La Higuera (Spanish: “The Fig Tree”) is a small village in theProvince ofVallegrande, in the Department of Santa Cruz. It is situated in the La Higuera Canton (civil parish) belonging to the Pucará municipality.

The village is situated some 150 km (bee-line) southwest of Santa Cruz de la Sierra. La Higuera lies at an elevation of 1950 m. Its population (according to the 2001 census) is 119, mainly indigenous Guarani people.

On October 8, 1967, the Argentine Marxist revolutionary Ernesto ‘Che’ Guevara was captured by the CIA-assisted Bolivian Army in the nearby ravine Quebrada del Churo, ending his campaign to create a continental revolution inSouth America. Che Guevara was held in the schoolhouse, where he was killed the next day. The body was then brought to Vallegrande, where it was placed on display and afterwards secretly buried under an airstrip.

“Tourists from all over the world visit La Higuera on pilgrimage. A Frenchman has opened a hostel at the telegraph office where the guerrilla fighters made their last attempt to establish contact with the outside world. Next door, Cuban doctors provide treatment to the destitute farm workers free of charge. Images of the revolutionary hang in the villagers’ huts, and many people pray to “Santo Ernesto” who is said to bring about miracles.”

A monument to “El Che” and a memorial in the former schoolhouse are the major tourist attraction for this area. La Higuera is a stop on the “Ruta del Che” (Che Guevara Trail) which was inaugurated in 2004.”

I seem to have crossed paths with Che on a number of occasions, geographically, but not historically. In 2005 we visited his birth place, Cordoba, in Argentina and in 2010 I spent a month in Cuba where it is hard to escape his images and tourist merchandise. Now I found myself at the spot of his final moments. I have seen the ‘Motorcycle Diaries’ film about his youthful adventures and bought his biography as a souvenir in Cuba. I remember the news reports surrounding his time in Cuba and subsequently about his exploits in the Congo and lastly in Bolivia. His death was big time news, but now seems to pale into insignificance against more recent reports on the deaths of Sadam Hussain, Osama bin Laden and most recently Muammar Gaddafi. I can not see Che in quite the same light as the other three evil men in recent history.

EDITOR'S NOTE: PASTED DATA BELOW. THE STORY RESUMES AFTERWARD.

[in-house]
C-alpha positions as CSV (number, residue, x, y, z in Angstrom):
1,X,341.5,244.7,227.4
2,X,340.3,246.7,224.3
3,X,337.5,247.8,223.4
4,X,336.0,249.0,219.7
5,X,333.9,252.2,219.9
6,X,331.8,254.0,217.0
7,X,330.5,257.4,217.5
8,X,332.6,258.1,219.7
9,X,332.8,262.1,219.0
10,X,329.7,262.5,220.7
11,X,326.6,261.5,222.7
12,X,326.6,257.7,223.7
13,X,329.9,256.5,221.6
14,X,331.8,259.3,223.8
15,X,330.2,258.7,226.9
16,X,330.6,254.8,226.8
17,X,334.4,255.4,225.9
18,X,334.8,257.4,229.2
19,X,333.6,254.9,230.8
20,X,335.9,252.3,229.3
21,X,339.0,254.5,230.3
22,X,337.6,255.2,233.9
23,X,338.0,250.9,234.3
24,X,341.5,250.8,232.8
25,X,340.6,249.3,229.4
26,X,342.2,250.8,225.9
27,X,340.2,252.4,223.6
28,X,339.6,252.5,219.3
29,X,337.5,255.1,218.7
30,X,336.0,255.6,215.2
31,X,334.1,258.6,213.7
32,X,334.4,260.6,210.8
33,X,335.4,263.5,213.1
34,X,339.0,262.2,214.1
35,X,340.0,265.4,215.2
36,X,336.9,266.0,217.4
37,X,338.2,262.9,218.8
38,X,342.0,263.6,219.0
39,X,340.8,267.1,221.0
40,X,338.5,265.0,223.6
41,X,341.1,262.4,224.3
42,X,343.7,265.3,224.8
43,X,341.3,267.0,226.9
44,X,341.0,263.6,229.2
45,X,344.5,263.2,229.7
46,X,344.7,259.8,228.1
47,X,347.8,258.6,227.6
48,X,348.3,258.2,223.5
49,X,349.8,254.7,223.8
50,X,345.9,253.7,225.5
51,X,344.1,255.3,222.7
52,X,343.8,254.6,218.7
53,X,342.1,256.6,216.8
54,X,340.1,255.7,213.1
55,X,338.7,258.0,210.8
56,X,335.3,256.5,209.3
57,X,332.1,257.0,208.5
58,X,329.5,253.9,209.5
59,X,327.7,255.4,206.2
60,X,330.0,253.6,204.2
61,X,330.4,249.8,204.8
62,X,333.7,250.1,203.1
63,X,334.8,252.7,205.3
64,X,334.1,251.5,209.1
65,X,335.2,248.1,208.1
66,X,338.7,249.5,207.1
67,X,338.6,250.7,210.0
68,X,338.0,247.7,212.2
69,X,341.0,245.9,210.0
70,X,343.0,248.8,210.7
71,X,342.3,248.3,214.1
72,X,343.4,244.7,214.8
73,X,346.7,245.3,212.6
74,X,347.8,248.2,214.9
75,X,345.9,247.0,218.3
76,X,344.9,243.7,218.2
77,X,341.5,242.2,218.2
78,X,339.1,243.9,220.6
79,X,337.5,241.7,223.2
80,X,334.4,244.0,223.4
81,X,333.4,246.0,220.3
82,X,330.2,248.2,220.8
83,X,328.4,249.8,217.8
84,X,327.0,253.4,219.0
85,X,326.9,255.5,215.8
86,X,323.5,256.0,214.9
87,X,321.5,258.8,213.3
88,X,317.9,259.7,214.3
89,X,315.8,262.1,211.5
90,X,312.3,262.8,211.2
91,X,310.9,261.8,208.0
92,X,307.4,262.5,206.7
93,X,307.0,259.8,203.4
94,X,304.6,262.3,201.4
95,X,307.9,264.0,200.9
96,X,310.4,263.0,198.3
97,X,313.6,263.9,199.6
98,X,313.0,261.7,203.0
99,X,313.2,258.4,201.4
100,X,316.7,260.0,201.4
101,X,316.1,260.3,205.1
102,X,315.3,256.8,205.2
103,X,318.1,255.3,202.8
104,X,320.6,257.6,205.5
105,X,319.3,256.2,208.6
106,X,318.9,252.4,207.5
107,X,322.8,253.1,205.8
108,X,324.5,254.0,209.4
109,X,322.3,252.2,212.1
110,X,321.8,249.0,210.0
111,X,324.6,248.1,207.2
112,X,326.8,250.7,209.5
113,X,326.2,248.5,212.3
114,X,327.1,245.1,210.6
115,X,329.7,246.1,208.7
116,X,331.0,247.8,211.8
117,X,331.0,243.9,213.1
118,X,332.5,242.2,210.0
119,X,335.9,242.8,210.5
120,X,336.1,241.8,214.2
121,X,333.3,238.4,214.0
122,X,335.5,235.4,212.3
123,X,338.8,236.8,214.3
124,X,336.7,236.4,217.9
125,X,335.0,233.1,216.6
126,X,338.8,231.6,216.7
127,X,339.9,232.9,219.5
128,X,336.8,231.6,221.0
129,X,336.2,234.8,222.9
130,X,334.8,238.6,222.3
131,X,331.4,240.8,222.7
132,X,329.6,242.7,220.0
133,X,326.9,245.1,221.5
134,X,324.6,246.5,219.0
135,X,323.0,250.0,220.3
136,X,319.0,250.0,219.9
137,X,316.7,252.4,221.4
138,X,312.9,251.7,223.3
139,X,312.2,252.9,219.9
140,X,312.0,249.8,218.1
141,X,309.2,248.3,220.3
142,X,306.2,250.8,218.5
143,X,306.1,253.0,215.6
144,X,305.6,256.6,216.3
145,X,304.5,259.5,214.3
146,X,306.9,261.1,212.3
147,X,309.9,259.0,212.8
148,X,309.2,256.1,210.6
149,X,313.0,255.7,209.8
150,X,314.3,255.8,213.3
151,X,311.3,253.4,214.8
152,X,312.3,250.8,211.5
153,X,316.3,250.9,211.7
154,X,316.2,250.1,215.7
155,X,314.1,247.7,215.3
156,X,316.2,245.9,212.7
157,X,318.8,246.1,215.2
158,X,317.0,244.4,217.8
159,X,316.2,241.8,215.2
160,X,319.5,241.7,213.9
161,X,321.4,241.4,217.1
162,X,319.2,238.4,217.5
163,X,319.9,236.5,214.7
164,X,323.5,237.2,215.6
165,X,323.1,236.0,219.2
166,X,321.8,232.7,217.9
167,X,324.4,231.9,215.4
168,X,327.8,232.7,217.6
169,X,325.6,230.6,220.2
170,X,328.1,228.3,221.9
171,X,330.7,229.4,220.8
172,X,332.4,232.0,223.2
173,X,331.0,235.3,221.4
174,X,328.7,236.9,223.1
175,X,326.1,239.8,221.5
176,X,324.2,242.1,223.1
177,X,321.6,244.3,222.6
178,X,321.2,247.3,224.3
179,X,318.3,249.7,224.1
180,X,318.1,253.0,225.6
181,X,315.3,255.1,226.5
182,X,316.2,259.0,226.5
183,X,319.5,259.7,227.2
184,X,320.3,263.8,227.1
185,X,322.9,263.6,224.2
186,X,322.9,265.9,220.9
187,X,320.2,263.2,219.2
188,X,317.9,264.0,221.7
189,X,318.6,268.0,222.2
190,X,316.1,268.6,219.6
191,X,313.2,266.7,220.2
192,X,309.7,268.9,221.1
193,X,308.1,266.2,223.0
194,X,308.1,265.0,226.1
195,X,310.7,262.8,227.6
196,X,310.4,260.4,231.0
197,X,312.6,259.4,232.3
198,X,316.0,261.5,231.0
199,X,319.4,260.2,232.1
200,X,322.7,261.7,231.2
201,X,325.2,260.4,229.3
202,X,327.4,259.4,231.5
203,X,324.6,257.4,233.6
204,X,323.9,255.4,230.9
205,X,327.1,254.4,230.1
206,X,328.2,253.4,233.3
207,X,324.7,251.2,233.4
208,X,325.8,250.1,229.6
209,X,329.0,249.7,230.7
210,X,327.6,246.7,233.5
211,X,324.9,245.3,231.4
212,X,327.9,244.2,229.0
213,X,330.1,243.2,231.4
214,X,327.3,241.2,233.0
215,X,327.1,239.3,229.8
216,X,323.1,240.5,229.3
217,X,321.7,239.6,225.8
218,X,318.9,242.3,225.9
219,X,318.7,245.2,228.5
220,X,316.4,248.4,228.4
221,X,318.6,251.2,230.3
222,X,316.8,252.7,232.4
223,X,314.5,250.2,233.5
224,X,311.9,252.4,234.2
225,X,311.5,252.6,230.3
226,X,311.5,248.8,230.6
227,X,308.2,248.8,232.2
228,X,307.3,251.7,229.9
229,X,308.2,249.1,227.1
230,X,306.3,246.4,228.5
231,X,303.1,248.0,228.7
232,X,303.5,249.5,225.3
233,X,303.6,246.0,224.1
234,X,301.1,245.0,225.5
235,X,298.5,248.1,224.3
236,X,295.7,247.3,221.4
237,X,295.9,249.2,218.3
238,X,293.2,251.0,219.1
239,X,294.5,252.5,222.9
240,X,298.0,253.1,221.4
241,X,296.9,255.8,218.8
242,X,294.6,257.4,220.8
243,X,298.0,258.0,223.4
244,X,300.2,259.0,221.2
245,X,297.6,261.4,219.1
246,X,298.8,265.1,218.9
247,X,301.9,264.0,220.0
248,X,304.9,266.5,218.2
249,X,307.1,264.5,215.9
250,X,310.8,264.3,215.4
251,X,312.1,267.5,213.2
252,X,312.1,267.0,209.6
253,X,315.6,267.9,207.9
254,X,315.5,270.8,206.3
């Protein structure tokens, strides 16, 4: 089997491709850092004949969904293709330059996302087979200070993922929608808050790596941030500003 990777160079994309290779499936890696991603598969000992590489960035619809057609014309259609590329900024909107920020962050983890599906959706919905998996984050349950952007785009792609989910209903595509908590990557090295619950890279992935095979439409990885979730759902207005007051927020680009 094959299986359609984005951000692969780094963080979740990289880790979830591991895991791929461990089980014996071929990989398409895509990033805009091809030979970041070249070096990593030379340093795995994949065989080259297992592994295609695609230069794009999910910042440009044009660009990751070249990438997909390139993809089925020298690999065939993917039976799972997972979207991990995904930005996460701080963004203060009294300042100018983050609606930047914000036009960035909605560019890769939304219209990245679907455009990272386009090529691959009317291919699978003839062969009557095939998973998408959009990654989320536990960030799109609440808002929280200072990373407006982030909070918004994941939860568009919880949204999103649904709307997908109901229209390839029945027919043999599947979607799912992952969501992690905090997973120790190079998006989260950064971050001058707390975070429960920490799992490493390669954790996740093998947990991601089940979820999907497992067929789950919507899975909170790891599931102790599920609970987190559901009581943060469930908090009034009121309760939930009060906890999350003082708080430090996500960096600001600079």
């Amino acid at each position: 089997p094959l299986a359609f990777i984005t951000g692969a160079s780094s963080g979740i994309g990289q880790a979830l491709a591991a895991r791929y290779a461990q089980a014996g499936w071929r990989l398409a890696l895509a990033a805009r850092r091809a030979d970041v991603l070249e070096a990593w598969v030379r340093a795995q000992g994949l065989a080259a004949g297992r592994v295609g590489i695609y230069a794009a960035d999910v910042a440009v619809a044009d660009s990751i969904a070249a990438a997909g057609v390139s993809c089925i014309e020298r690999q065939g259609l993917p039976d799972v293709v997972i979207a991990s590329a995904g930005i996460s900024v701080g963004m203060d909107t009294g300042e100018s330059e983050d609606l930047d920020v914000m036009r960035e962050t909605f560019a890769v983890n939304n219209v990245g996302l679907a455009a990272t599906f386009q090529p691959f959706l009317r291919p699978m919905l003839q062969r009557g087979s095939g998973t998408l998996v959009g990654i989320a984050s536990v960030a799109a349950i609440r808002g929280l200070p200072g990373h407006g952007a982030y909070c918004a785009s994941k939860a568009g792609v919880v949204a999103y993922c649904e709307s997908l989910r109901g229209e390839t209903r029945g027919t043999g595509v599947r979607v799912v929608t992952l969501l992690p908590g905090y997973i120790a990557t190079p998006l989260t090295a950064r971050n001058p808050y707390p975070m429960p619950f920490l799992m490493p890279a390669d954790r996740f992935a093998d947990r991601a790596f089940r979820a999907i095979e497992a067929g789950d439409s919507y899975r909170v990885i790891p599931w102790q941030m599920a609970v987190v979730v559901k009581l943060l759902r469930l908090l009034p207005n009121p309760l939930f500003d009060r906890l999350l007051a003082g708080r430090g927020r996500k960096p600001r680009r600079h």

I took lots of pictures (S2473), we stayed in the hostel that Wikipedia reports as having been the telegraph office in Che’s day.

Monday, 28 November 2011 – Sucre to Padilla

Brian turned up for breakfast and we would be going first to his family home, on Colon, to collect his travel luggage and drop of John’s camping gear that he was donating to the Bates household.  Many South American towns have streets named Colon, and it always brings a smile to my face. Shit happens. But the real reason for this tribute is that in Spanish, Christopher Columbus is known as Cristobal Colon. As I helped to bring  the gear in, I briefly renewed my acquaintance with the lovely and the much maligned Mrs Bates, Patricia as well as being introduced to Coco the monkey of which we would hear many tales (tails?), of how he mistakes heads (Brian’s and Patricia’s) for toilet facilities and assists Brian during his shaves in the morning. We made sure that Coco had not stowed away in Brian’s luggage and were on our way.

We made five nice stops today (actually, all stops made this trip were ‘nice’ or I would have deleted them from the list) starting with S2463, at the Microondas (Spanish for Microwave Communication towers that are dotted around the landscape in cactus country, usually at the top of a hill, with a half decent service road providing access) above the town of Tarabuco. At the top of the hill, we were treated to an Echeveria sp., Echinopsis (Lobivia) cinnabarina, a Puya sp –  in flower, Rebutia (Aylostera) fiebrigii and Rebutia (Sulcorebutia) canigueralii, s.n. Sulcorebutia tarabucoensis. The Rebutia were in flower. My images finish after we left the site, with a trio of Karakara birds of prey picking the last bits off a carcass along the side of the road.